One of the key elements of inbound marketing is the use of automated workflows because they allow you to better engage leads through a set of targeted emails, while saving time by automating the process. Workflows can be a helpful addition for any industry, but especially for higher education.
The college admissions process is a perfect use case for automated workflows, as they can be used to move a potential student along the buyer’s journey to an end goal – in this case, to apply to your institution.
Workflows can be used to help nurture potential students through their buyer’s journey with your institution. They might enter the workflow after their first interaction with your institution and end it with full knowledge and a desire to apply.
The series of emails can help tell your institution’s story while building a relationship with the students, from the initial introduction about your school and the exciting open house event coming up to downloading checklists or the application.
Workflows are also a great way to promote content up front without having to do one-off emails every week. This frees you up to spend more time on strategizing other ways to reach your potential students.
In order to have the most success with workflows, you need to tie them into your overall marketing strategy. Begin by brainstorming what it is you want the workflow to achieve. General awareness? Greater number of applicants? Then, consider the messaging that would best speak to your target audience. Once you have that figured out, plan out how you want the workflows to run and what content each one will contain.
Take these 8 tips into consideration when thinking about setting up an automated workflow for the college admissions process:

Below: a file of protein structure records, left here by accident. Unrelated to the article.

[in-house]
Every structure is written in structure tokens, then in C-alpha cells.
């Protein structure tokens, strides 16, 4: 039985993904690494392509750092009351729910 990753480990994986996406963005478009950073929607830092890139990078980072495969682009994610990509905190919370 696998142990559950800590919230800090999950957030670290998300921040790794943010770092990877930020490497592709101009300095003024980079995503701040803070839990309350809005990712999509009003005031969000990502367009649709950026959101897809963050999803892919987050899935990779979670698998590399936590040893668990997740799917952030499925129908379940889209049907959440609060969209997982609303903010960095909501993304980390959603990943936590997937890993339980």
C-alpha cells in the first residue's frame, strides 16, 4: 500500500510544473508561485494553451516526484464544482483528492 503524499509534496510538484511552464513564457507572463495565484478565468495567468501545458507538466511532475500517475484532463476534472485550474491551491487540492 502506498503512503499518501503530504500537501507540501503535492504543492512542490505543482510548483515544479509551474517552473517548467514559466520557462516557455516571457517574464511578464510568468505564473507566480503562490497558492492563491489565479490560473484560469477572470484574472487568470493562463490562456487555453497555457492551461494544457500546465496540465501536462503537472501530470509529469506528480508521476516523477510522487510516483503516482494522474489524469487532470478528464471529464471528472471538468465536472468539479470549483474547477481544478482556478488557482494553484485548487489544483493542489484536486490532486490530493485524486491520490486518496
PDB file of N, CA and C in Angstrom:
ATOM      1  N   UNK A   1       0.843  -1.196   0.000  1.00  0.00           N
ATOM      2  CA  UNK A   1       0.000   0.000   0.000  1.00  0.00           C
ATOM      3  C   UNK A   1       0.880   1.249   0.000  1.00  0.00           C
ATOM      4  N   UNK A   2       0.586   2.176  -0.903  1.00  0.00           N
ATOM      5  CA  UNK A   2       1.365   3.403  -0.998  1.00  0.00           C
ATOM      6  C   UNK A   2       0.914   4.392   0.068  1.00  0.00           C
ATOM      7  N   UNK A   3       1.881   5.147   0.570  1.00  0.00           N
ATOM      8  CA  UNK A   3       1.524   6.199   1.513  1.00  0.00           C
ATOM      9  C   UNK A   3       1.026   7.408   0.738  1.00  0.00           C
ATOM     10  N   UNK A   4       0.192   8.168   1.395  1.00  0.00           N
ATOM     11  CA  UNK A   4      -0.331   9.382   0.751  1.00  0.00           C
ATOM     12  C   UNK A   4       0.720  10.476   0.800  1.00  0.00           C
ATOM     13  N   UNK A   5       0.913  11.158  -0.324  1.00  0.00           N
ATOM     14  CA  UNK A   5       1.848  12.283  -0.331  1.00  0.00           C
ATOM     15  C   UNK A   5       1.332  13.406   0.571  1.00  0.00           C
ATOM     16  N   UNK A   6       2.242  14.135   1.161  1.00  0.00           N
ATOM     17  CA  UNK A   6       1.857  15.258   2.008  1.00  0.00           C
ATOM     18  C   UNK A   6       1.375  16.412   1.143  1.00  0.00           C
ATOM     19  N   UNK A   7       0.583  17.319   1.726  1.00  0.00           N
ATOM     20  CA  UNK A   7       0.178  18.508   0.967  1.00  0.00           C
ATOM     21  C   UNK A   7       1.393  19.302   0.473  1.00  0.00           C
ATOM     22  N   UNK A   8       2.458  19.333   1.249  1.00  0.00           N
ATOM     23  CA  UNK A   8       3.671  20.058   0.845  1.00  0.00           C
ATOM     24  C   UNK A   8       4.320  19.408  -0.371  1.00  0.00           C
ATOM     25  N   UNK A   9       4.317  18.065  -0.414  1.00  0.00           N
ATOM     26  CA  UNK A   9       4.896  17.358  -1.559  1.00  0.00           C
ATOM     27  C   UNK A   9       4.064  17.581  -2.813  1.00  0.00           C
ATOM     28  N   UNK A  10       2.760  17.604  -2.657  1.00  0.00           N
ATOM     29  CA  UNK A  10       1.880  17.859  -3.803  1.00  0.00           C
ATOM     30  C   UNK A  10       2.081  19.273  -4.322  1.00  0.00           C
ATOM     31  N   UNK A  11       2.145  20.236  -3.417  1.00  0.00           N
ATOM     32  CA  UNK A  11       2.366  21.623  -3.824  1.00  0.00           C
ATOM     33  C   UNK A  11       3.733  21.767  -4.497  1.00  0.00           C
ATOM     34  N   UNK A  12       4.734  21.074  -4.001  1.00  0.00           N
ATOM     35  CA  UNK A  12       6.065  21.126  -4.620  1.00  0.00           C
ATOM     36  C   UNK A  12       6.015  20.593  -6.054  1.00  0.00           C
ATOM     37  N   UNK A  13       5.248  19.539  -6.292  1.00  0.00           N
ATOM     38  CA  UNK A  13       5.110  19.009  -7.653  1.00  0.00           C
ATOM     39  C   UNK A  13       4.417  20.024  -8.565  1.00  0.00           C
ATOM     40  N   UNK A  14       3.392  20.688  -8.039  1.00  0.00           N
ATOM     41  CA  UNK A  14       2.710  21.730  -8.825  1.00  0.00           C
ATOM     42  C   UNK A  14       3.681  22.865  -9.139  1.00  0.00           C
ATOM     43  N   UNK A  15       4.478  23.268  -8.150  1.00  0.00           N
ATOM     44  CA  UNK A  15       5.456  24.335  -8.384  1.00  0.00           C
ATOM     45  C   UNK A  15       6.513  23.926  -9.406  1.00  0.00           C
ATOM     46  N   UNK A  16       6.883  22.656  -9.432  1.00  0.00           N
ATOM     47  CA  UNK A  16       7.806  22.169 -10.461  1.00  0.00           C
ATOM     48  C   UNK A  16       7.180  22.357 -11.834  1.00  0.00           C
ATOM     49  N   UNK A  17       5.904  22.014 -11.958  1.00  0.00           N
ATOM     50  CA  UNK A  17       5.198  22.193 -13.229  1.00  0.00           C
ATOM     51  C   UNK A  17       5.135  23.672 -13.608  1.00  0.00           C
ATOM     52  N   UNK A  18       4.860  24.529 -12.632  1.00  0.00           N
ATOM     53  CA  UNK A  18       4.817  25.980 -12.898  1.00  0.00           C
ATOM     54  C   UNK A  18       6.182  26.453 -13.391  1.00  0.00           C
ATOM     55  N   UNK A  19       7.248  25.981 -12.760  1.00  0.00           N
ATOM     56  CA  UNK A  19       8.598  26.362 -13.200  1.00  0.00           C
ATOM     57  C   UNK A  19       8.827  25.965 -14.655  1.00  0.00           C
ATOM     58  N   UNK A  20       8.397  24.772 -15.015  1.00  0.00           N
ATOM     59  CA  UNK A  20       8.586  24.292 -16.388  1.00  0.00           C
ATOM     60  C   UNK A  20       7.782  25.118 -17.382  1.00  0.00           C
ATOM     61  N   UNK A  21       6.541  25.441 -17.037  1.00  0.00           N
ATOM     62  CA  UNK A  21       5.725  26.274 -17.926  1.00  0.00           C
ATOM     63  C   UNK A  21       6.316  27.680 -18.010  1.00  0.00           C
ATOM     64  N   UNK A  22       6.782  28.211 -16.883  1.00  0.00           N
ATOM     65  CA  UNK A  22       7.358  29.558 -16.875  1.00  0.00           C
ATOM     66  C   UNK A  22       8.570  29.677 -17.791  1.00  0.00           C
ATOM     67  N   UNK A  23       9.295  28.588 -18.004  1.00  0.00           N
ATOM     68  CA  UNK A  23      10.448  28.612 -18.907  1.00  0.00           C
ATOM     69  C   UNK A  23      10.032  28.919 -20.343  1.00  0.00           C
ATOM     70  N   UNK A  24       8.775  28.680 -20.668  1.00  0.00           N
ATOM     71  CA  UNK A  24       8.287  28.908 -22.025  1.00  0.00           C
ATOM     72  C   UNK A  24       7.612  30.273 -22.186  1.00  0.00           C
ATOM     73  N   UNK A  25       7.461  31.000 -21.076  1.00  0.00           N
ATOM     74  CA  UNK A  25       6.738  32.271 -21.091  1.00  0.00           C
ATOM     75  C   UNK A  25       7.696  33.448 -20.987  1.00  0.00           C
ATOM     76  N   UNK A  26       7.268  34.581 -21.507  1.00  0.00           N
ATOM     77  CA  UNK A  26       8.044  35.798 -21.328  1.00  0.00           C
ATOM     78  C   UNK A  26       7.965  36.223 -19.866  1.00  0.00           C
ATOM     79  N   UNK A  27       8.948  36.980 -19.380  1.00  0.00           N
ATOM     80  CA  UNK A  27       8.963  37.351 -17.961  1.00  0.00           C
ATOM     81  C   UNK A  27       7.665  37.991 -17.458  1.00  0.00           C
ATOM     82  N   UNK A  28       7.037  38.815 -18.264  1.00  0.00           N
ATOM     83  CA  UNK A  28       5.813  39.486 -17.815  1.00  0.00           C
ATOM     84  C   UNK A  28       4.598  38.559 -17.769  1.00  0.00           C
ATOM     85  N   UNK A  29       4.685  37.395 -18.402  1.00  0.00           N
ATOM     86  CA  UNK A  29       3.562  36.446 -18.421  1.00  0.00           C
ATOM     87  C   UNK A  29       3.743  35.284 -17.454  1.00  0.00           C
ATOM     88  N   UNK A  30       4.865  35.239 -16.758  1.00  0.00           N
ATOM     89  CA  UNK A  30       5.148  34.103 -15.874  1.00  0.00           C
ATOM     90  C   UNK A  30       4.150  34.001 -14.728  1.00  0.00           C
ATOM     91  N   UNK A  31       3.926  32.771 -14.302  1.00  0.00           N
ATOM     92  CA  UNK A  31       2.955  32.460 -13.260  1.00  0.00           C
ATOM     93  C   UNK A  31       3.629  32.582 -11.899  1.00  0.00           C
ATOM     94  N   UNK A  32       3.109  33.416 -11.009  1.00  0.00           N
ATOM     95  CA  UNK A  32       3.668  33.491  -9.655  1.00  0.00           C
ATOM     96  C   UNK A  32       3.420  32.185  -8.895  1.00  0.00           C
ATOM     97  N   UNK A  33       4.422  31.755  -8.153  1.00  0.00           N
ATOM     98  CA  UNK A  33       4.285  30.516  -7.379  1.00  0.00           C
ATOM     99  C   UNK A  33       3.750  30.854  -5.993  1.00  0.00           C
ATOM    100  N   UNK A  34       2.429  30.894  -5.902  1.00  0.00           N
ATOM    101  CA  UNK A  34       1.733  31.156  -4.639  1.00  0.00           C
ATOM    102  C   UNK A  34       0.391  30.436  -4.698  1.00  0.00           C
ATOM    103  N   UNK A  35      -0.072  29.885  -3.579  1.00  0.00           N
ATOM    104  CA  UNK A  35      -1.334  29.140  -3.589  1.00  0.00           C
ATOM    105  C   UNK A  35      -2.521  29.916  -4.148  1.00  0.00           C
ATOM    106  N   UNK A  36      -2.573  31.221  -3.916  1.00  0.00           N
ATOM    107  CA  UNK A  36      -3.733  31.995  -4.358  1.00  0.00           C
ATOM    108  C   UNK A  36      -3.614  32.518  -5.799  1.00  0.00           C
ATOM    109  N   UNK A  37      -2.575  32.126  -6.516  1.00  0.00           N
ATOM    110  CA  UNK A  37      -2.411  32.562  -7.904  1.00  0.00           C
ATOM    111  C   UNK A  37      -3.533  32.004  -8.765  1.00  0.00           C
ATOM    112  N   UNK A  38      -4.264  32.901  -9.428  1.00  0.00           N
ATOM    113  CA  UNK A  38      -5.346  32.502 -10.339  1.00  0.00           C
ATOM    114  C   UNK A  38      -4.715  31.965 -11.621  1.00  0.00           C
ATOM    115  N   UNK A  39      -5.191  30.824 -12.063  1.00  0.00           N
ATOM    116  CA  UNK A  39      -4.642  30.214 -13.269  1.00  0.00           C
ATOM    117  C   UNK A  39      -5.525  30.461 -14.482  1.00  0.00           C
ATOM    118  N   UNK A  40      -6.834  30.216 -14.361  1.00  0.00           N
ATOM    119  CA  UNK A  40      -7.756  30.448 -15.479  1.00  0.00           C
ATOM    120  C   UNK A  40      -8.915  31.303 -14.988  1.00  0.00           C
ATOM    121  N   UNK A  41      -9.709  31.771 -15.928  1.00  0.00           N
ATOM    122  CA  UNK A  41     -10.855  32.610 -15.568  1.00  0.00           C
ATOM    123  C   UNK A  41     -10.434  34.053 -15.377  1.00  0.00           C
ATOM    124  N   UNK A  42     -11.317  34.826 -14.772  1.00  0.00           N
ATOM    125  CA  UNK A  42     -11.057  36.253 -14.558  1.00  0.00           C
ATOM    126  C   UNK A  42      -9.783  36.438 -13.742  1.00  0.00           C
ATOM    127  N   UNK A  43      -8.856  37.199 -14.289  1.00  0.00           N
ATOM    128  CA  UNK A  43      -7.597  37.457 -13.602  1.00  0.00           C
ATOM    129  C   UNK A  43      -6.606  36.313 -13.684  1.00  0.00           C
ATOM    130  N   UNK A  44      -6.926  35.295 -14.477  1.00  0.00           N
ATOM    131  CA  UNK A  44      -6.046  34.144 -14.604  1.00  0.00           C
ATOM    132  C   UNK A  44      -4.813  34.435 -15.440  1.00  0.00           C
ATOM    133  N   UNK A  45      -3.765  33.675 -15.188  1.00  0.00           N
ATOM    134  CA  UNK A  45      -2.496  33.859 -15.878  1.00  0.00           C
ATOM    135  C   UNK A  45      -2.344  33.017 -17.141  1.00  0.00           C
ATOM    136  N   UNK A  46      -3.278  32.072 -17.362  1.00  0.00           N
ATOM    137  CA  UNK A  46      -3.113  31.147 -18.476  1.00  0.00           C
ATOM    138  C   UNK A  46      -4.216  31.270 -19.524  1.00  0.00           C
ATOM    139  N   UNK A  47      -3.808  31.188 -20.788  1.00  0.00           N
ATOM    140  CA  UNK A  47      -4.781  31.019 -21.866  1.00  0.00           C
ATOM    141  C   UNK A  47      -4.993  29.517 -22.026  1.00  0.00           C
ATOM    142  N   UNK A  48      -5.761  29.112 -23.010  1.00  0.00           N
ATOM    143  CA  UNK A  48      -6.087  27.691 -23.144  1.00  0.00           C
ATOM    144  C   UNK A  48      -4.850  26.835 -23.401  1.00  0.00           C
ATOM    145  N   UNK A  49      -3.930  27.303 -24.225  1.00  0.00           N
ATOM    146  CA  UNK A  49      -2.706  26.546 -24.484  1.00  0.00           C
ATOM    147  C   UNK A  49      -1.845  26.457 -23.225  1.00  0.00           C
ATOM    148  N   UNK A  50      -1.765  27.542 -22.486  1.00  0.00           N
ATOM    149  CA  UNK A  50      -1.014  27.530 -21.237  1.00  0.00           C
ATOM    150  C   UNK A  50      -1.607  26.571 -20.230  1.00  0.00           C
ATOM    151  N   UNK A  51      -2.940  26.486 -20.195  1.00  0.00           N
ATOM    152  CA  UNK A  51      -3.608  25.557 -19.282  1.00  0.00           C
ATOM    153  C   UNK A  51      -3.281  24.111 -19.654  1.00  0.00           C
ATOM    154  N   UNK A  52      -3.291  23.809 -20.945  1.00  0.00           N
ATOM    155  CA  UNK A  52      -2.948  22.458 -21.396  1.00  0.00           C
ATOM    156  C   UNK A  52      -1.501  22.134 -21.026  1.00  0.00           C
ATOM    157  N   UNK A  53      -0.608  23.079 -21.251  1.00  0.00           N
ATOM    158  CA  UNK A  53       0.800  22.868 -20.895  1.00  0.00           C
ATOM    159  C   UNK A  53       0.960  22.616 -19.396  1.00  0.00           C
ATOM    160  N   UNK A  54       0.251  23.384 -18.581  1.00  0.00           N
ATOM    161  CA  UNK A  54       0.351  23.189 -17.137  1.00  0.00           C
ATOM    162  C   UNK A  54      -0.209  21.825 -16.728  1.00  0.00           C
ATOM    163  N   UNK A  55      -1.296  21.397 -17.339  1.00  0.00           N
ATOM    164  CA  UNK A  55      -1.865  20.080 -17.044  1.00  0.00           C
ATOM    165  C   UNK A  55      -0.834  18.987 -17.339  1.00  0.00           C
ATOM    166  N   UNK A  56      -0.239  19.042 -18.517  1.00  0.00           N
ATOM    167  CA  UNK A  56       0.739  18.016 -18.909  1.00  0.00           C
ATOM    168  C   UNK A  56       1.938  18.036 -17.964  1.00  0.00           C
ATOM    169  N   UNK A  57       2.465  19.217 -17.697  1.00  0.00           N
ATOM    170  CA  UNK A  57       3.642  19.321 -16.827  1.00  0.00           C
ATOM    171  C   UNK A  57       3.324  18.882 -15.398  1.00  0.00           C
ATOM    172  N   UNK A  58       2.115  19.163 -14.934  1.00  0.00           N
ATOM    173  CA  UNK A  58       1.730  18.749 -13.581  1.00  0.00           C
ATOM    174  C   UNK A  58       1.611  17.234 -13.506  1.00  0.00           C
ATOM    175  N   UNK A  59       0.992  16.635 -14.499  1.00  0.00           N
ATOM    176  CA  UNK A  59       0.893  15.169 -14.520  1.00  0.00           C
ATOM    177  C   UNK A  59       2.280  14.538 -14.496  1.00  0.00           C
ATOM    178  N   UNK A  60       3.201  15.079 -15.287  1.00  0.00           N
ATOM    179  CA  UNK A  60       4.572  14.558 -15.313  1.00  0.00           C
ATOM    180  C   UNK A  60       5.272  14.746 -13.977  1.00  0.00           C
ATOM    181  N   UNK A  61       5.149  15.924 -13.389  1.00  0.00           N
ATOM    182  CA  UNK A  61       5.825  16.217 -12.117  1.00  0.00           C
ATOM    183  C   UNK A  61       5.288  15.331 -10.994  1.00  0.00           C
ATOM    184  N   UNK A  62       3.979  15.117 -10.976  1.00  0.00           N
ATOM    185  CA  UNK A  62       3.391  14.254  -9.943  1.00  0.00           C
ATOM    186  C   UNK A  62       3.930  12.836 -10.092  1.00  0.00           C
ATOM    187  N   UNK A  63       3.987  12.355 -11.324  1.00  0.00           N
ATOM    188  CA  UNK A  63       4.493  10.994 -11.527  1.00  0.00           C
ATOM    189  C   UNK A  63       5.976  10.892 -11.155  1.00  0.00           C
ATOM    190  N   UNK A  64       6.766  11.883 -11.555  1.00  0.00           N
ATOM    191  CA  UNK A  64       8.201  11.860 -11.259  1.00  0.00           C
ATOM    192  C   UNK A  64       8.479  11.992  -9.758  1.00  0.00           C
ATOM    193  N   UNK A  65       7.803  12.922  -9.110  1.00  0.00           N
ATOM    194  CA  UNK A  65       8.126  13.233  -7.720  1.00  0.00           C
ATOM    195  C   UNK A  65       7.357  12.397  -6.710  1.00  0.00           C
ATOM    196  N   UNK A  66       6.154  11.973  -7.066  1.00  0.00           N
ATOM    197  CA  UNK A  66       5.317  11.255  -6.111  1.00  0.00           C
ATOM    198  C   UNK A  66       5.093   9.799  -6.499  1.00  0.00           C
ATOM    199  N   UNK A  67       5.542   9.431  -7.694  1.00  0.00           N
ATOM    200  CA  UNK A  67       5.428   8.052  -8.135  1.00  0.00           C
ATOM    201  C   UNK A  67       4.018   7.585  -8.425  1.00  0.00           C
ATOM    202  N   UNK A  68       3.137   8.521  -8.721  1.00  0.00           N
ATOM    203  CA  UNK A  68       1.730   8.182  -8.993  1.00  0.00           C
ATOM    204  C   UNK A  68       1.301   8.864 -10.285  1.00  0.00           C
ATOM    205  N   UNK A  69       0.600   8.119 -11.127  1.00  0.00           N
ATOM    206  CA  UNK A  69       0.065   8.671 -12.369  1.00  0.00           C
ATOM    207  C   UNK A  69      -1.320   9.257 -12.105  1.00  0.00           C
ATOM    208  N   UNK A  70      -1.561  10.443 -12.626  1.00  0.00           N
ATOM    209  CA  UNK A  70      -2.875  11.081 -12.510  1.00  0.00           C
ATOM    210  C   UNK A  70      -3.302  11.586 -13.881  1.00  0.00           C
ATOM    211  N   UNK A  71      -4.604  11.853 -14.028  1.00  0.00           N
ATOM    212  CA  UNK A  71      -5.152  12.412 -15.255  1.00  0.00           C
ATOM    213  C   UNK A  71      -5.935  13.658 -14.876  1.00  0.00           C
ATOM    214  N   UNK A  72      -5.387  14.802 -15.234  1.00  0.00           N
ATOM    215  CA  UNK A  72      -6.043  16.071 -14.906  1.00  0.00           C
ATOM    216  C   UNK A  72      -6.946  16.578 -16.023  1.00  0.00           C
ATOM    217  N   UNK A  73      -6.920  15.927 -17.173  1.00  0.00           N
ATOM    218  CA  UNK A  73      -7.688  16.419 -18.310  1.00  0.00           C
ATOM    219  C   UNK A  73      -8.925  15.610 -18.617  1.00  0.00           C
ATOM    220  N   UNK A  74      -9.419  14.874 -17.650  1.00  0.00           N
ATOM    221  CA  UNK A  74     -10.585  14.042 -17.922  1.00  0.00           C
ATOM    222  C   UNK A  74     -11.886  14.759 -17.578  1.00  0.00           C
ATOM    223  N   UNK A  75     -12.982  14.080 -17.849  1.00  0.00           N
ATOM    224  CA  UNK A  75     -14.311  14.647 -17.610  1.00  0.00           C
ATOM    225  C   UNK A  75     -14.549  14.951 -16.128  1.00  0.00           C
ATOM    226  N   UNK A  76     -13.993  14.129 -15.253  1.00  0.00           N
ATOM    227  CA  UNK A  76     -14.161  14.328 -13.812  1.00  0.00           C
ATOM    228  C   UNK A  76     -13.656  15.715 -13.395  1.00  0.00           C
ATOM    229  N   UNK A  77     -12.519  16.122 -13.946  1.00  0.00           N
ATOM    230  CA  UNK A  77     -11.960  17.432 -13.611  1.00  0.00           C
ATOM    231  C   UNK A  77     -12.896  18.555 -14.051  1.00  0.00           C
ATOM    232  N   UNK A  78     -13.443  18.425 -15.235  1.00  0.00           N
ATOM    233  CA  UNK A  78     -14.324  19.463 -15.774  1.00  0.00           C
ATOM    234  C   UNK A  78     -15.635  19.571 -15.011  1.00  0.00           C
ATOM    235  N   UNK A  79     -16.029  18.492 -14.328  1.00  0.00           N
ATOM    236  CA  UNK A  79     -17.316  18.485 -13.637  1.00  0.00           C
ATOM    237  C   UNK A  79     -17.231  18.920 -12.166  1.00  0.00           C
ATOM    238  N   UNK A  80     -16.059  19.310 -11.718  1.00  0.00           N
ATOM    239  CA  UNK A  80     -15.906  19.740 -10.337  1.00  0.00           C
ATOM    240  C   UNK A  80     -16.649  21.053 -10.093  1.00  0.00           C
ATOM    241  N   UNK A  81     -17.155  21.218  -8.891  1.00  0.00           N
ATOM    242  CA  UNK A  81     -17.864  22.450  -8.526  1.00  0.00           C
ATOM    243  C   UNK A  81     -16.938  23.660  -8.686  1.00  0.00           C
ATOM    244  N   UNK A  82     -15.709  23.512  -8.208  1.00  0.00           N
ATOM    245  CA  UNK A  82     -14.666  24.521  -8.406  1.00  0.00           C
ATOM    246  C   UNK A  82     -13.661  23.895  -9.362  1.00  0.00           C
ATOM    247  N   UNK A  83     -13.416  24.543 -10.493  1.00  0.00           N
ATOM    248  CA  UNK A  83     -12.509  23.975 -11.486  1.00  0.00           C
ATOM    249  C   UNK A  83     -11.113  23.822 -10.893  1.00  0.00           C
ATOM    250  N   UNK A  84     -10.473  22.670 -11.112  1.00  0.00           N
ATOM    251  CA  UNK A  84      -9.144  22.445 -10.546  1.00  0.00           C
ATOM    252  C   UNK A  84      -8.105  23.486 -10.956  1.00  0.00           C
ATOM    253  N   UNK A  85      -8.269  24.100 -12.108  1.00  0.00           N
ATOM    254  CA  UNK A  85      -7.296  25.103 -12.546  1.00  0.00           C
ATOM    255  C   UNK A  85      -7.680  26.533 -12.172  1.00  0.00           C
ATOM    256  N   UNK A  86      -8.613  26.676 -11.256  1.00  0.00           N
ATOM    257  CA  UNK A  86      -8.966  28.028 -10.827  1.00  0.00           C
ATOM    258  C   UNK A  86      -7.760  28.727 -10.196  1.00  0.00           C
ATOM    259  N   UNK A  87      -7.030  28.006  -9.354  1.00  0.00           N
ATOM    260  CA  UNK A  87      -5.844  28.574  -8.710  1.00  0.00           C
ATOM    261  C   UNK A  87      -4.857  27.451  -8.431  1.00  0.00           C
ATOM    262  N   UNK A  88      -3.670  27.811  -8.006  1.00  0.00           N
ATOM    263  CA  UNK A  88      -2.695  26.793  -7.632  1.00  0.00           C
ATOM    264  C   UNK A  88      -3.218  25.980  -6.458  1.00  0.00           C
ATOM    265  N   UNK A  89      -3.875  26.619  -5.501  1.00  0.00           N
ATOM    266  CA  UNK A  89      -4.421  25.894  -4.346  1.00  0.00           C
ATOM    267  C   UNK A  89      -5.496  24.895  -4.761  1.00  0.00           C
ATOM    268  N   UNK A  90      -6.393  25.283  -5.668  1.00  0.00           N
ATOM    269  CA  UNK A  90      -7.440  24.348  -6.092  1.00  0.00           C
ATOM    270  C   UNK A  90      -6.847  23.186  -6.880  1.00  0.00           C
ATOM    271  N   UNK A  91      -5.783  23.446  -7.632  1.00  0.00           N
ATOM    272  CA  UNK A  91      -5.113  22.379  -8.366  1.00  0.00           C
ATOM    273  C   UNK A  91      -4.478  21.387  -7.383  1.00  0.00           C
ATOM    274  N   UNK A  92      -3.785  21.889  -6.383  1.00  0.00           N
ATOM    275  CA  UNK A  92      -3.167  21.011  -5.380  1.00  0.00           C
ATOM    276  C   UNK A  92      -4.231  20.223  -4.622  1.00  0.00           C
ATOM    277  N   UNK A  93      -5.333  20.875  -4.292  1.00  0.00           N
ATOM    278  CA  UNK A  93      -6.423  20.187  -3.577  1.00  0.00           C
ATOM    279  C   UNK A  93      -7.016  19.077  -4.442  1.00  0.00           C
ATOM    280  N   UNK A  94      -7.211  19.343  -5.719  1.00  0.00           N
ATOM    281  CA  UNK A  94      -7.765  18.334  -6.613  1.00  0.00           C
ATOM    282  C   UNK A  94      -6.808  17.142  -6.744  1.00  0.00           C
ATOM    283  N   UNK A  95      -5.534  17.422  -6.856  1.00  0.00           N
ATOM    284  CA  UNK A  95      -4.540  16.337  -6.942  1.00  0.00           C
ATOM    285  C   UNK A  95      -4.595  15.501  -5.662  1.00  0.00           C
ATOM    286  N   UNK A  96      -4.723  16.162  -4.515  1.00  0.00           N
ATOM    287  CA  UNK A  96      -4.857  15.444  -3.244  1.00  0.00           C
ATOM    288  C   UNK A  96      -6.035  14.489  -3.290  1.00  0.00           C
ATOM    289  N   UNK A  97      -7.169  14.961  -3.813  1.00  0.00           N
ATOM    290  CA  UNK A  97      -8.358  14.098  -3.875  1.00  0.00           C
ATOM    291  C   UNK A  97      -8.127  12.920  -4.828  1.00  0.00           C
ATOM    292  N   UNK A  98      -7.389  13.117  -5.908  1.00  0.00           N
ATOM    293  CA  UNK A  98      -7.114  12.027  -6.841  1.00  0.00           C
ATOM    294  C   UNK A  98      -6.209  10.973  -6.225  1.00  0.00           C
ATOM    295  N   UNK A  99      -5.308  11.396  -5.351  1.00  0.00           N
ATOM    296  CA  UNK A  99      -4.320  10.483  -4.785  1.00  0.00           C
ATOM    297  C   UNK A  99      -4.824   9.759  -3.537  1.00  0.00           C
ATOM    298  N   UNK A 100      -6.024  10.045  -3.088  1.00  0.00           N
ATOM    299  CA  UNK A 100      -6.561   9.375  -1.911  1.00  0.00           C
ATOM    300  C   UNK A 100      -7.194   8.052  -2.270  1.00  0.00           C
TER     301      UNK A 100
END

1) Use the “Submit a Form” Trigger
Use a workflow for the application correspondence. Instead of having admissions counselors follow-up with each student who has started, but hasn’t yet submitted, an application, they could set up a workflow to automate this process. When a student creates an ID or login for the application, they could get enrolled into a workflow that gently reminds them of their application and provides tips and contact information if they need help.
Students who do submit an application would get enrolled into a different workflow that provides information on the next steps, like filling out financial aid and putting down a deposit.
2) Be Timely
Use fixed date workflows in the college admissions process to help with timeliness! Set up workflows around certain dates for things like FAFSA deadlines and ACT or SAT dates.
Make sure to back track and set the trigger date several weeks before the deadline so you can provide helpful tips and reminders beforehand.
3) Consider the Graduation Year
Many high school students begin the college search and application process their junior year, but some do it their sophomore year, while others wait until senior year. Adding a field for “graduation year” to your forms could be the starting point for a standard workflow.